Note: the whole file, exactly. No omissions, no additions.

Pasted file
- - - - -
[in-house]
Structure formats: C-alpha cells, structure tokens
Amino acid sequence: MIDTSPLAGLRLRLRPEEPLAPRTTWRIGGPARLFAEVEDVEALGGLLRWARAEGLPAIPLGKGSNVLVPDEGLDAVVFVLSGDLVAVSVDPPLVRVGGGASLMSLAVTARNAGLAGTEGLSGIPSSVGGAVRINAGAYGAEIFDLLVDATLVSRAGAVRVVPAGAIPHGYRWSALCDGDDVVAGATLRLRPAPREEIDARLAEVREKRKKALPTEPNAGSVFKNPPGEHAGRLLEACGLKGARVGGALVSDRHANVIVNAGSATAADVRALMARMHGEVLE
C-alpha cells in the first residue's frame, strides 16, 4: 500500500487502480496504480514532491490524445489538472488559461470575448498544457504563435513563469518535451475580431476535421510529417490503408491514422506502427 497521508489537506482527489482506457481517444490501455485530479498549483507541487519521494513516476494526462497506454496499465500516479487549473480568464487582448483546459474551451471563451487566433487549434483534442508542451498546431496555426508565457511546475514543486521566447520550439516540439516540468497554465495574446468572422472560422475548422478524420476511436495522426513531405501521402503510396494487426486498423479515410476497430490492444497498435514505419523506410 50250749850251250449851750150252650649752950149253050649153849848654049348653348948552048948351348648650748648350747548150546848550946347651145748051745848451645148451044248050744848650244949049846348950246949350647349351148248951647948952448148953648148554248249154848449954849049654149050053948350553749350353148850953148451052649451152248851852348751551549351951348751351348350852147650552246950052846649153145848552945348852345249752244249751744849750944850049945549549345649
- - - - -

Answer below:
[in-house]
Structure formats: C-alpha cells, structure tokens
Amino acid sequence: MIDTSPLAGLRLRLRPEEPLAPRTTWRIGGPARLFAEVEDVEALGGLLRWARAEGLPAIPLGKGSNVLVPDEGLDAVVFVLSGDLVAVSVDPPLVRVGGGASLMSLAVTARNAGLAGTEGLSGIPSSVGGAVRINAGAYGAEIFDLLVDATLVSRAGAVRVVPAGAIPHGYRWSALCDGDDVVAGATLRLRPAPREEIDARLAEVREKRKKALPTEPNAGSVFKNPPGEHAGRLLEACGLKGARVGGALVSDRHANVIVNAGSATAADVRALMARMHGEVLE
C-alpha cells in the first residue's frame, strides 16, 4: 500500500487502480496504480514532491490524445489538472488559461470575448498544457504563435513563469518535451475580431476535421510529417490503408491514422506502427 497521508489537506482527489482506457481517444490501455485530479498549483507541487519521494513516476494526462497506454496499465500516479487549473480568464487582448483546459474551451471563451487566433487549434483534442508542451498546431496555426508565457511546475514543486521566447520550439516540439516540468497554465495574446468572422472560422475548422478524420476511436495522426513531405501521402503510396494487426486498423479515410476497430490492444497498435514505419523506410 50250749850251250449851750150252650649752950149253050649153849848654049348653348948552048948351348648650748648350747548150546848550946347651145748051745848451645148451044248050744848650244949049846348950246949350647349351148248951647948952448148953648148554248249154848449954849049654149050053948350553749350353148850953148451052649451152248851852348751551549351951348751351348350852147650552246950052846649153145848552945348852345249752244249751744849750944850049945549549345649